C. V. S. Borges, M. Hor-Meyll, J. A. O. Huguenin, and A. Z. Khoury, “Bell-like inequality for the spin-orbit separability of a laser beam,” Phys. Rev. A 82, 033833 (2010).
[Crossref]

Howell, J. C.

J. H. Eberly, X.-F. Qian, A. Al Qasimi, H. Ali, M. A. Alonso, R. Gutiérrez-Cuevas, B. J. Little, J. C. Howell, T. Malhotra, and A. N. Vamivakas, “Quantum and classical optics—emerging links,” Phys. Scripta 91, 063003 (2016).
[Crossref]

X.-F. Qian, B. Little, J. C. Howell, and J. H. Eberly, “Shifting the quantum-classical boundary: theory and experiment for statistically classical optical fields,” Optica 2, 611–615 (2015).
[Crossref]

Hradil, Z.

B. Stoklasa, L. Motka, J. Rehacek, Z. Hradil, L. L. Sánchez-Soto, and G. S. Agarwal, “Experimental violation of a Bell-like inequality with optical vortex beams,” New J. Phys. 17, 113046 (2015).
[Crossref]

Huguenin, J. A. O.

C. V. S. Borges, M. Hor-Meyll, J. A. O. Huguenin, and A. Z. Khoury, “Bell-like inequality for the spin-orbit separability of a laser beam,” Phys. Rev. A 82, 033833 (2010).
[Crossref]

Jaeger, G.

G. Jaeger, A. Shimony, and L. Vaidman, “Two interferometric complementarities,” Phys. Rev. A 51, 54–67 (1995).
[Crossref]

James, D. F. V.

Kagalwala, K. H.

K. H. Kagalwala, H. E. Kondakci, A. F. Abouraddy, and E. A. Saleh, “Optical coherence matrix tomography,” Sci. Rep. 5, 15333 (2015).
[Crossref]

A. F. Abouraddy, K. H. Kagalwala, and B. E. A. Saleh, “Two-point optical coherence matrix tomography,” Opt. Lett. 39, 2411–2414 (2014).
[Crossref]

K. H. Kagalwala, G. Di Giuseppe, A. F. Abouraddy, and E. A. Saleh, “Bell’s measure in classical optical coherence,” Nat. Photonics 7, 72–78 (2013).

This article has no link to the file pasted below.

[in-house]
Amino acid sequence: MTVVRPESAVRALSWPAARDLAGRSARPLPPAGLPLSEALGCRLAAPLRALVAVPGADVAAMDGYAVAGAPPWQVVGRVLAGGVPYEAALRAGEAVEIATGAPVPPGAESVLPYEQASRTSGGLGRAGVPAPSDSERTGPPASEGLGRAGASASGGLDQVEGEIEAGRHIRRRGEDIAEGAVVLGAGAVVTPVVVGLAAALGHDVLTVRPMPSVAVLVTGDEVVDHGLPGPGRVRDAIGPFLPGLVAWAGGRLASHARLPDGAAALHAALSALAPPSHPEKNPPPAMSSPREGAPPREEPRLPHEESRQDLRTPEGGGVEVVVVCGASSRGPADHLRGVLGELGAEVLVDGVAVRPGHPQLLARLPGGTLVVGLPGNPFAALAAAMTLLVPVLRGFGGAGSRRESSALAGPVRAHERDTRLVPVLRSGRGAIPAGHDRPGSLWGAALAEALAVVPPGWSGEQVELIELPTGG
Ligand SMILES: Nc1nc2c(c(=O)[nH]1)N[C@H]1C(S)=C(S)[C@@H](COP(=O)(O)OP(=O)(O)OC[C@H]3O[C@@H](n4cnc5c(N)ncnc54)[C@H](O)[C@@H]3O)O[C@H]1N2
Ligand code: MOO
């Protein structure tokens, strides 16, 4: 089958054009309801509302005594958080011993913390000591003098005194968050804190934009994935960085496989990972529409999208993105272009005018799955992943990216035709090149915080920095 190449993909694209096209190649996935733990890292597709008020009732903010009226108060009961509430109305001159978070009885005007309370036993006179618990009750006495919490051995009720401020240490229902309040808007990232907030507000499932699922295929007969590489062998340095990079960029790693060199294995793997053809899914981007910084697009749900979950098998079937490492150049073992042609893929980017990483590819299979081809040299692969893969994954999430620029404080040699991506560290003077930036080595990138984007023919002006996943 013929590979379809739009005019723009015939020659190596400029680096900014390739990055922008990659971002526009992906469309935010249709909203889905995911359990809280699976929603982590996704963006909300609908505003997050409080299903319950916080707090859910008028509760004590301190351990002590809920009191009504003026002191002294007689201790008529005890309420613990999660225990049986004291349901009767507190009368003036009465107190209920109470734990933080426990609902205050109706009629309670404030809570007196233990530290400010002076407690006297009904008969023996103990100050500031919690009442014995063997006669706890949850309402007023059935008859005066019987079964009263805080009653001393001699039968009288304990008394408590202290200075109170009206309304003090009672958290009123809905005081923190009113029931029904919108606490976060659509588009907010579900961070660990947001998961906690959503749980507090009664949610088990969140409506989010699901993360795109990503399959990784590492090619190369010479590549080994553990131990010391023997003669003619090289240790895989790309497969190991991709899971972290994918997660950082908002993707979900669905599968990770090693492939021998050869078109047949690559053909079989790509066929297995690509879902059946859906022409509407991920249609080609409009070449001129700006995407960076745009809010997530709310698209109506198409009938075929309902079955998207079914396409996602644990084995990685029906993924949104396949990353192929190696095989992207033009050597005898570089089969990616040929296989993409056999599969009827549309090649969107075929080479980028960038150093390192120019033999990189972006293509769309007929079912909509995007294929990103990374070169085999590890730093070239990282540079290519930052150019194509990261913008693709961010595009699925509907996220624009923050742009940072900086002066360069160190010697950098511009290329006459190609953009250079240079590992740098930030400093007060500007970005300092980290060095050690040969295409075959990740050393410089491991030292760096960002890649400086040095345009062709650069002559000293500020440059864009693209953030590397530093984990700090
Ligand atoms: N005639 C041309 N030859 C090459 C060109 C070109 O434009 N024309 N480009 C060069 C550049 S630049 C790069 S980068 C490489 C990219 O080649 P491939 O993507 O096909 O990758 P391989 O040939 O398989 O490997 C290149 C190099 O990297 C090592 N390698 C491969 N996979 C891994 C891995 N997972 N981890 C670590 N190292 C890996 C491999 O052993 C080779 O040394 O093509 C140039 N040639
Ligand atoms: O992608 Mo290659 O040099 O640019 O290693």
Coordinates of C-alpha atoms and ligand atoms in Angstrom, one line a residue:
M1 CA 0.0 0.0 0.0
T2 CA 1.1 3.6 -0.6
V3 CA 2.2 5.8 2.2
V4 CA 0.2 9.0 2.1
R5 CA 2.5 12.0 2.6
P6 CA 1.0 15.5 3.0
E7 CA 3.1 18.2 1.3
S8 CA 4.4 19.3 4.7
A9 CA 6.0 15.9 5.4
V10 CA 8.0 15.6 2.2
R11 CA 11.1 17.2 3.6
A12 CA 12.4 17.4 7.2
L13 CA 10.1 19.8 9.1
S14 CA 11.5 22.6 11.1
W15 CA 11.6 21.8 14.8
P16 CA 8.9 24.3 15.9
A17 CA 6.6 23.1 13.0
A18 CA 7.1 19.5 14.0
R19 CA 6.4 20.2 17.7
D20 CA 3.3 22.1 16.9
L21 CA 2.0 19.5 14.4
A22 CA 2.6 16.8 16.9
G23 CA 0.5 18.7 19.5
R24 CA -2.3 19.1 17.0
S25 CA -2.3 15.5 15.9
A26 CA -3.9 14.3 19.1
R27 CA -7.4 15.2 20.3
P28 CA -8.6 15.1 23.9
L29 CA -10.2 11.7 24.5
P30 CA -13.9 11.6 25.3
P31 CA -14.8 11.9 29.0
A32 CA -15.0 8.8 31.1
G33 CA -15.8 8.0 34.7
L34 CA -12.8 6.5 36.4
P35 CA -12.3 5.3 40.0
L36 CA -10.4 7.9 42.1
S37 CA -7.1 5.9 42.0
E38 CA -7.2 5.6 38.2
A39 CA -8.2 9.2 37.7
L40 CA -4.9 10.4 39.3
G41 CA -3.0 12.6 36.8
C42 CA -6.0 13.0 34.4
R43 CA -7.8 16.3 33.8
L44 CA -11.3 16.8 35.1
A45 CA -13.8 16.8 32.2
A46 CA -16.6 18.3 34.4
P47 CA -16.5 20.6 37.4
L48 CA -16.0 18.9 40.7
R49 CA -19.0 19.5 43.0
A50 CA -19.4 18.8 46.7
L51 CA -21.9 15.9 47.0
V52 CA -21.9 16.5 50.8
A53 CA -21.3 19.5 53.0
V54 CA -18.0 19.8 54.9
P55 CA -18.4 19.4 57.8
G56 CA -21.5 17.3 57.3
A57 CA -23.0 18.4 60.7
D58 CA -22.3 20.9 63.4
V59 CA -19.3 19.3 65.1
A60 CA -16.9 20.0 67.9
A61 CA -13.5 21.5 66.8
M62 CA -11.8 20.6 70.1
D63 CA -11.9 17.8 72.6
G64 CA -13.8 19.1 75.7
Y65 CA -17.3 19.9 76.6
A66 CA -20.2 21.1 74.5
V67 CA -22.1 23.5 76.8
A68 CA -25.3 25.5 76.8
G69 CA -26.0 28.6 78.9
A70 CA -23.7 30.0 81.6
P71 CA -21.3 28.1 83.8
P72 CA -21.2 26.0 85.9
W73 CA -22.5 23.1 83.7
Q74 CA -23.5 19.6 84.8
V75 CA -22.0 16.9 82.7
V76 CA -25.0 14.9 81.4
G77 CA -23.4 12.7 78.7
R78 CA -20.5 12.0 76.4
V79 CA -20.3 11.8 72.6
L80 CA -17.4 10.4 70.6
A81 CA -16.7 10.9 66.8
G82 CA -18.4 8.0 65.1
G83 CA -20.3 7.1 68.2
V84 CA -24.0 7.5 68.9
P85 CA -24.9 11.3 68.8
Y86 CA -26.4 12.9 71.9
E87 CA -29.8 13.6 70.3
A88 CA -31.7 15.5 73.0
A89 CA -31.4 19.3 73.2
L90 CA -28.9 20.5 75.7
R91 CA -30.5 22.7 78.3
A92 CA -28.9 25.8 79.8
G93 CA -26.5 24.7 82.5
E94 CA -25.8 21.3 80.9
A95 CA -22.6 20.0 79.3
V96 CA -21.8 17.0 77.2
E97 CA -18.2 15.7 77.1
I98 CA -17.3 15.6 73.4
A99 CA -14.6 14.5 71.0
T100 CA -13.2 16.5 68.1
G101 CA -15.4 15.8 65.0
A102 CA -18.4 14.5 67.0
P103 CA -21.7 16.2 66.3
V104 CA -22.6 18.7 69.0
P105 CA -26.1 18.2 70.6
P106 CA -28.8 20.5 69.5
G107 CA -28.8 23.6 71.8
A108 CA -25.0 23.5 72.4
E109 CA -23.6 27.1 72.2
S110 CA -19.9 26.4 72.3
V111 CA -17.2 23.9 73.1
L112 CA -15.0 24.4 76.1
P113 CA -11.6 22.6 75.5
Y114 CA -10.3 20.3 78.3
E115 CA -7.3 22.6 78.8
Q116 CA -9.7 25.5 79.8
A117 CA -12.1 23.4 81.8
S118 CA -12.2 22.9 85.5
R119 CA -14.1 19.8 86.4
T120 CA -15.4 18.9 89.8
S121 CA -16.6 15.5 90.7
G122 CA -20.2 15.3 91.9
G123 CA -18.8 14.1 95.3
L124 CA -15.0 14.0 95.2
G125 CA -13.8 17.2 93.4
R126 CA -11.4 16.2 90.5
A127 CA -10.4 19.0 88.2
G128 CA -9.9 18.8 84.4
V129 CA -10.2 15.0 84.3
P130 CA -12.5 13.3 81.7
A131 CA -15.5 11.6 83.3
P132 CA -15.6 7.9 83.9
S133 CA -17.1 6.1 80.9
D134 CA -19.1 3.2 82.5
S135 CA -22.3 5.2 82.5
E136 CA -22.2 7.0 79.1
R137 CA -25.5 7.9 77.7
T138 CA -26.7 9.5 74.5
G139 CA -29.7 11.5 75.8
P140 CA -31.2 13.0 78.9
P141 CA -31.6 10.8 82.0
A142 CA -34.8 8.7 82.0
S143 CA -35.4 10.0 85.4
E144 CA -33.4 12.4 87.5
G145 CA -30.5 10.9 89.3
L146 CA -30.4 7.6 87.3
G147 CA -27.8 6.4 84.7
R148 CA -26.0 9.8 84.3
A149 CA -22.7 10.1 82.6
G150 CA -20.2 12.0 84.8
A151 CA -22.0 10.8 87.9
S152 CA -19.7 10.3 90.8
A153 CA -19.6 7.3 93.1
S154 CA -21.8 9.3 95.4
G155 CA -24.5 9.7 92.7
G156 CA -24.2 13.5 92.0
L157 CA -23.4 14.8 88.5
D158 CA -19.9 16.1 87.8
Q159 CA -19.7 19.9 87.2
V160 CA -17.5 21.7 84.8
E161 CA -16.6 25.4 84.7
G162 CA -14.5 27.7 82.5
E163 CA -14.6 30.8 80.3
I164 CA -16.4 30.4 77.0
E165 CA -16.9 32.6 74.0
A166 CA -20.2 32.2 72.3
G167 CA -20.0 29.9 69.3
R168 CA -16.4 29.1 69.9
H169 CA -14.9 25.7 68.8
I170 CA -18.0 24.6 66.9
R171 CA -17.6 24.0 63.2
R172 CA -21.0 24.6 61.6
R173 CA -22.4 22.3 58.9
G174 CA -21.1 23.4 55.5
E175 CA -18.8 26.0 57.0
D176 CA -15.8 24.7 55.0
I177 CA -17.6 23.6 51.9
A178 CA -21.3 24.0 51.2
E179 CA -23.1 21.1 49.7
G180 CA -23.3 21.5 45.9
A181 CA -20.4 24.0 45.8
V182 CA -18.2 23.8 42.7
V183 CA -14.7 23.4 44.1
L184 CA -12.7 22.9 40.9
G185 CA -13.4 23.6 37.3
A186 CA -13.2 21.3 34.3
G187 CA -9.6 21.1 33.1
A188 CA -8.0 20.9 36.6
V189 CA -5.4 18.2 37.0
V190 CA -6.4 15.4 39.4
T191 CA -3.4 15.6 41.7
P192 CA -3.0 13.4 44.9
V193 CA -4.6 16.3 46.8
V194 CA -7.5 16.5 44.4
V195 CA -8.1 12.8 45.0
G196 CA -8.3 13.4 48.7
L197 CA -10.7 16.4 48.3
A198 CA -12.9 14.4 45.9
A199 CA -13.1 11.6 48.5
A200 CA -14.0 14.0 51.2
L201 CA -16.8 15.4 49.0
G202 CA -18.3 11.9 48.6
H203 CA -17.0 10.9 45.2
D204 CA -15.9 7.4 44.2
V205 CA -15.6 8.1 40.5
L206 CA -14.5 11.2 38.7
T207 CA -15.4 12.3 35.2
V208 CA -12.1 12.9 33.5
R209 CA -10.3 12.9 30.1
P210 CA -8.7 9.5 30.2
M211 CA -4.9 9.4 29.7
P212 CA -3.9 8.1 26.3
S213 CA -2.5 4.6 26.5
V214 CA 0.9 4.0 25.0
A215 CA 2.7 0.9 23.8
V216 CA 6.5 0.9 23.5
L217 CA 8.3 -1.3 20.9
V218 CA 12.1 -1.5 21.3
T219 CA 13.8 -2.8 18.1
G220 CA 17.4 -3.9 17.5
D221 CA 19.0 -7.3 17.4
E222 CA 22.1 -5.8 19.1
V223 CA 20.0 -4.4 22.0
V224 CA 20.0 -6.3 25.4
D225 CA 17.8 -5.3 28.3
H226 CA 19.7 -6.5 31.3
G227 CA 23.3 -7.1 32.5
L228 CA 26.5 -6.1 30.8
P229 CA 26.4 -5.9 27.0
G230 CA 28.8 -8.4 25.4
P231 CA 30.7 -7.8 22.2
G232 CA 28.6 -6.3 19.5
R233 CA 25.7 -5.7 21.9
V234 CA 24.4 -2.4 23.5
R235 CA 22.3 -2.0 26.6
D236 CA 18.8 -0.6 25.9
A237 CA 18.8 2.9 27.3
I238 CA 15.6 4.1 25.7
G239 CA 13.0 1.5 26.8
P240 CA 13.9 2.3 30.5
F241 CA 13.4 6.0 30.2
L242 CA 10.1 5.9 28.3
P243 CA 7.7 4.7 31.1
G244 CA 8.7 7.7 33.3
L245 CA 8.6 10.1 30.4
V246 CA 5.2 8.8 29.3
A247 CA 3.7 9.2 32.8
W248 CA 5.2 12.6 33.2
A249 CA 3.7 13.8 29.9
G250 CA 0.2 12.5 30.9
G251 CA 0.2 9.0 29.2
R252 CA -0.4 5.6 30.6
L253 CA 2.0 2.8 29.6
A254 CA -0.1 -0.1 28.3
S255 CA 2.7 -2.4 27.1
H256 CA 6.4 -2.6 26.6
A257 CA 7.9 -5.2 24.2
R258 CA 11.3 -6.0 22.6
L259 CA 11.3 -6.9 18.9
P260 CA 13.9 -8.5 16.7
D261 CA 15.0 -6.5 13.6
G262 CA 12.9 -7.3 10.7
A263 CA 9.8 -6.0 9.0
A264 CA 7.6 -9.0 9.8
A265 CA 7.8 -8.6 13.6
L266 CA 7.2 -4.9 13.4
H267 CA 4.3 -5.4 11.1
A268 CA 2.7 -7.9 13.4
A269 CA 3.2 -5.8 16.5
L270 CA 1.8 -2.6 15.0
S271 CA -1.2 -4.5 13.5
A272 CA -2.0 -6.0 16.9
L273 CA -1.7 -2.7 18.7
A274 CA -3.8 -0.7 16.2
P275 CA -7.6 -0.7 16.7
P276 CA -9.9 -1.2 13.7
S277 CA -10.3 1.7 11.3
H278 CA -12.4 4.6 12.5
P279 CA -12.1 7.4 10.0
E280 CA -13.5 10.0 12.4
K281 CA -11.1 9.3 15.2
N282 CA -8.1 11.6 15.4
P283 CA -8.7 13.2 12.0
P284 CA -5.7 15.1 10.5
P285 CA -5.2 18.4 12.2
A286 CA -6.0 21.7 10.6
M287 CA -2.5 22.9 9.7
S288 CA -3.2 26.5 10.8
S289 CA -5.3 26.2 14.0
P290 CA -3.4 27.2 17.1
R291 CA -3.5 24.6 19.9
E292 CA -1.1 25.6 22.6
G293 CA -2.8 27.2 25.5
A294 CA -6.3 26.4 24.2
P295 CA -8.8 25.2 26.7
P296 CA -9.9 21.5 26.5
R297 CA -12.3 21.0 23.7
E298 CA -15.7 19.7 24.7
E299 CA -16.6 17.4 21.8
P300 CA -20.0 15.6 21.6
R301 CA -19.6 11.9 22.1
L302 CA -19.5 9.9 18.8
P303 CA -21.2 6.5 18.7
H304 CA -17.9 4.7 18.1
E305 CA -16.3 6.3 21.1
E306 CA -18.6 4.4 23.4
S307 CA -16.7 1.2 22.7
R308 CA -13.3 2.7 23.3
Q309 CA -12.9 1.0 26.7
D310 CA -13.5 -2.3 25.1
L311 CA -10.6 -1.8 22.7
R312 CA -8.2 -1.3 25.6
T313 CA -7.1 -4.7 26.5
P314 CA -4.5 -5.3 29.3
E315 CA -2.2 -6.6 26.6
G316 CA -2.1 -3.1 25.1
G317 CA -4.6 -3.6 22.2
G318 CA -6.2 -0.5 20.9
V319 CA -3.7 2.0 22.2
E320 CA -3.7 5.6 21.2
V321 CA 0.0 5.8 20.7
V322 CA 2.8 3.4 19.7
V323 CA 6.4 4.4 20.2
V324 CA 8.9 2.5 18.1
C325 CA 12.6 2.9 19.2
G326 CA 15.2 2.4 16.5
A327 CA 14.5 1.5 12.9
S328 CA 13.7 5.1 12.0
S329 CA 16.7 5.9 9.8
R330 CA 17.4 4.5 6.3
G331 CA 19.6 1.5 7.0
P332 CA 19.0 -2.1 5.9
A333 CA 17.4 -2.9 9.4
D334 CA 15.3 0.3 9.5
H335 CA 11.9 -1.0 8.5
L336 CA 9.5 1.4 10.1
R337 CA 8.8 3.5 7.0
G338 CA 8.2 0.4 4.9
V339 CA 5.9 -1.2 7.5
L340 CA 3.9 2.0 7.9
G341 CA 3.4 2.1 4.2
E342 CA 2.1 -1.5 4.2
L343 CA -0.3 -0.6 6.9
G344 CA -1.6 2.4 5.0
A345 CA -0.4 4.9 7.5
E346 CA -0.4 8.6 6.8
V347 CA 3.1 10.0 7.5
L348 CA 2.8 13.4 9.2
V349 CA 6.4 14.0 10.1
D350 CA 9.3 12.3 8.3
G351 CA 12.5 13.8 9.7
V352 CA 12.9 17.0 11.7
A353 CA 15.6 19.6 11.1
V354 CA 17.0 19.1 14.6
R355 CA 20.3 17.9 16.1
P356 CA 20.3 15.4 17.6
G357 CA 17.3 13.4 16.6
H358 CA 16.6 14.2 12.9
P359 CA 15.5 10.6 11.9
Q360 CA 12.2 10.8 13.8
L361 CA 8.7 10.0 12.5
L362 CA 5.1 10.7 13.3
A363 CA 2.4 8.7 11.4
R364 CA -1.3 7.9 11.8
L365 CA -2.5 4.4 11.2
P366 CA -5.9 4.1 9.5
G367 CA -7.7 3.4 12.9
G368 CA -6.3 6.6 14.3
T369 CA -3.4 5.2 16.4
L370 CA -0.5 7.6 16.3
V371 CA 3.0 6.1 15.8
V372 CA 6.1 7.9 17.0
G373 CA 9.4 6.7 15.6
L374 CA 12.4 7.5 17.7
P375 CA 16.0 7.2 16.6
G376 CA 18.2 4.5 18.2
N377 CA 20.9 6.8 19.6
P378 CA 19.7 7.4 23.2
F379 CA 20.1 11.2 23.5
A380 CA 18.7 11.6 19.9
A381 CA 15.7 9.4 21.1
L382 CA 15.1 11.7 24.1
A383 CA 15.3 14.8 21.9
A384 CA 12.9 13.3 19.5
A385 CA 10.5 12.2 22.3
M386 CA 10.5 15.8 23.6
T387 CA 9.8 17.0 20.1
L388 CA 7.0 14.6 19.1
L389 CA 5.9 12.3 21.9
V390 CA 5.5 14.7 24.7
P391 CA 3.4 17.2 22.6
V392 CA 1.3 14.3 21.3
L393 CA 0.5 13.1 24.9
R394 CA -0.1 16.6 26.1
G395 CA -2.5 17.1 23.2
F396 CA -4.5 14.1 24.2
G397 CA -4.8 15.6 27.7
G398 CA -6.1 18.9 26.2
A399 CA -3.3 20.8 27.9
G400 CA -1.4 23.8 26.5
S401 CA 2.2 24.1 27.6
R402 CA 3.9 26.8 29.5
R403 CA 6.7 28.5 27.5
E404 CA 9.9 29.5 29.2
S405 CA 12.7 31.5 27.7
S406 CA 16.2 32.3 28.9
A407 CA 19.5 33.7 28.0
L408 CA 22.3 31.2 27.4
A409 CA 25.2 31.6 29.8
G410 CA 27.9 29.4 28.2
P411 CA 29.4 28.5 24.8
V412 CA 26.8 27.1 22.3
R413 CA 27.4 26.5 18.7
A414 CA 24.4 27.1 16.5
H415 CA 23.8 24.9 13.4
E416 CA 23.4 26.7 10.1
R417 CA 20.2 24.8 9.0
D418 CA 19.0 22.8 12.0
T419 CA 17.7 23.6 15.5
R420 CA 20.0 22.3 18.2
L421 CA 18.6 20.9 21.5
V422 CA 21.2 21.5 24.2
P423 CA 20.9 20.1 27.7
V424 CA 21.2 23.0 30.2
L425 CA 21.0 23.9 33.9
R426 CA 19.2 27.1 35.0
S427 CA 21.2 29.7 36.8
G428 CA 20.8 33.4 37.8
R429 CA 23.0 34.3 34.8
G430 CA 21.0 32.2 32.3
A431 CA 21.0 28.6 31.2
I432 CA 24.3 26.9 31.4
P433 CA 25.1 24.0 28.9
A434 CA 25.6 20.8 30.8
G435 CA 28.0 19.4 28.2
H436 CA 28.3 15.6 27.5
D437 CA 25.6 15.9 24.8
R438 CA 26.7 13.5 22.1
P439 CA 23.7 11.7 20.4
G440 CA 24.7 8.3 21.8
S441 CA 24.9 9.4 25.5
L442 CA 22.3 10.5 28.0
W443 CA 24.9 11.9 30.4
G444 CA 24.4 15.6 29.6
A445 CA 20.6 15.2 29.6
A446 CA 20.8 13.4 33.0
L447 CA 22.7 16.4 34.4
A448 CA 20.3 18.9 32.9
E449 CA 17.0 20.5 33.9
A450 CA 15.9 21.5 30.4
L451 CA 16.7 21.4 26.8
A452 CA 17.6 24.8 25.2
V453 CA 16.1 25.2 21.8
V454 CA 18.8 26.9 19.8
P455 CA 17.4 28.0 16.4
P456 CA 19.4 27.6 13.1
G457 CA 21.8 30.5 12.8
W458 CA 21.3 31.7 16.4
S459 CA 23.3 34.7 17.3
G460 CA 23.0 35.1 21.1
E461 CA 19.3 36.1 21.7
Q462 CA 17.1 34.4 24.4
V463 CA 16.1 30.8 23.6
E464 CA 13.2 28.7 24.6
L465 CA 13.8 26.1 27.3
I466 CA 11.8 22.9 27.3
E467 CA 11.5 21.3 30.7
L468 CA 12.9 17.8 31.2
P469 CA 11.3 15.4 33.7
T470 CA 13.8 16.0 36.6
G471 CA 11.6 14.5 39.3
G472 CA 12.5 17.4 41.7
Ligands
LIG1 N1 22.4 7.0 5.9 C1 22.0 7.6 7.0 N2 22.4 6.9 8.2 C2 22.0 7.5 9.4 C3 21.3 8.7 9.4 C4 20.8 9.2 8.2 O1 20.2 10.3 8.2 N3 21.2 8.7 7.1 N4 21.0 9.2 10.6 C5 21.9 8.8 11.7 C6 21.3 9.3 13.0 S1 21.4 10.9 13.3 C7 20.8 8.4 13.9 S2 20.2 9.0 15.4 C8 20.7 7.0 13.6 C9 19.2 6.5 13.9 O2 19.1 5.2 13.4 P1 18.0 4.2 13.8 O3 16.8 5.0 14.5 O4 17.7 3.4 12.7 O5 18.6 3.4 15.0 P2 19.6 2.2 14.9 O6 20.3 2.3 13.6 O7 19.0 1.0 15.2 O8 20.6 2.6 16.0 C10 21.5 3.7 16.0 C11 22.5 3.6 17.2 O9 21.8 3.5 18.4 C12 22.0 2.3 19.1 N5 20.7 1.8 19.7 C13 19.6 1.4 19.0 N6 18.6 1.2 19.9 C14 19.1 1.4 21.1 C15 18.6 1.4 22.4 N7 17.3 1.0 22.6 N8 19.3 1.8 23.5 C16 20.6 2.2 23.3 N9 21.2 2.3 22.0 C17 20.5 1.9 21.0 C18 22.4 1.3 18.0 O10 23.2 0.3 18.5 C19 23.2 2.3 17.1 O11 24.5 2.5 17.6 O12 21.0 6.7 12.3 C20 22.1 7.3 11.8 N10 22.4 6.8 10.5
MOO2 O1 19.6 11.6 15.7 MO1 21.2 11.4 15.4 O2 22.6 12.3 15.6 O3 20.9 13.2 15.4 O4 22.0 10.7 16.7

[Crossref]

Karmakar, S.

H. Chen, T. Peng, S. Karmakar, and Y. Shih, “Simulation of Bell states with incoherent thermal light,” New J. Phys. 13, 083018 (2011).
[Crossref]

Khoury, A. Z.

C. V. S. Borges, M. Hor-Meyll, J. A. O. Huguenin, and A. Z. Khoury, “Bell-like inequality for the spin-orbit separability of a laser beam,” Phys. Rev. A 82, 033833 (2010).
[Crossref]

Kondakci, H. E.

C. Okoro, H. E. Kondakci, A. F. Abouraddy, and K. C. Toussaint, “Demonstration of an optical-coherence converter,” Optica 4, 1052–1058 (2017).
[Crossref]

K. H. Kagalwala, H. E. Kondakci, A. F. Abouraddy, and E. A. Saleh, “Optical coherence matrix tomography,” Sci. Rep. 5, 15333 (2015).
[Crossref]

Konrad, T.

M. McLaren, T. Konrad, and A. Forbes, “Measuring the nonseparability of vector vortex beams,” Phys. Rev. A 92, 023833 (2015).
[Crossref]

Leuchs, G.

A. Aiello, F. Töppel, C. Marquardt, E. Giacobino, and G. Leuchs, “Quantum-like nonseparable structures in optical beams,” New J. Phys. 17, 043024 (2015).
[Crossref]

Little, B.

Little, B. J.

J. H. Eberly, X.-F. Qian, A. Al Qasimi, H. Ali, M. A. Alonso, R. Gutiérrez-Cuevas, B. J. Little, J. C. Howell, T. Malhotra, and A. N. Vamivakas, “Quantum and classical optics—emerging links,” Phys. Scripta 91, 063003 (2016).
[Crossref]

Losada, V.

D. Frustaglia, J. P. Baltanás, M. C. Velázquez-Ahumada, A. Fernández-Prieto, A. Lujambio, V. Losada, M. J. Freire, and A. Cabello, “Classical physics and the bounds of quantum correlations,” Phys. Rev. Lett. 116, 250404 (2016).
[Crossref]

Luis, A.

A. Luis, “Coherence, polarization, and entanglement for classical fields,” Opt. Commun. 282, 3665–3670 (2009).
[Crossref]

Lujambio, A.

D. Frustaglia, J. P. Baltanás, M. C. Velázquez-Ahumada, A. Fernández-Prieto, A. Lujambio, V. Losada, M. J. Freire, and A. Cabello, “Classical physics and the bounds of quantum correlations,” Phys. Rev. Lett. 116, 250404 (2016).
[Crossref]

Malhotra, T.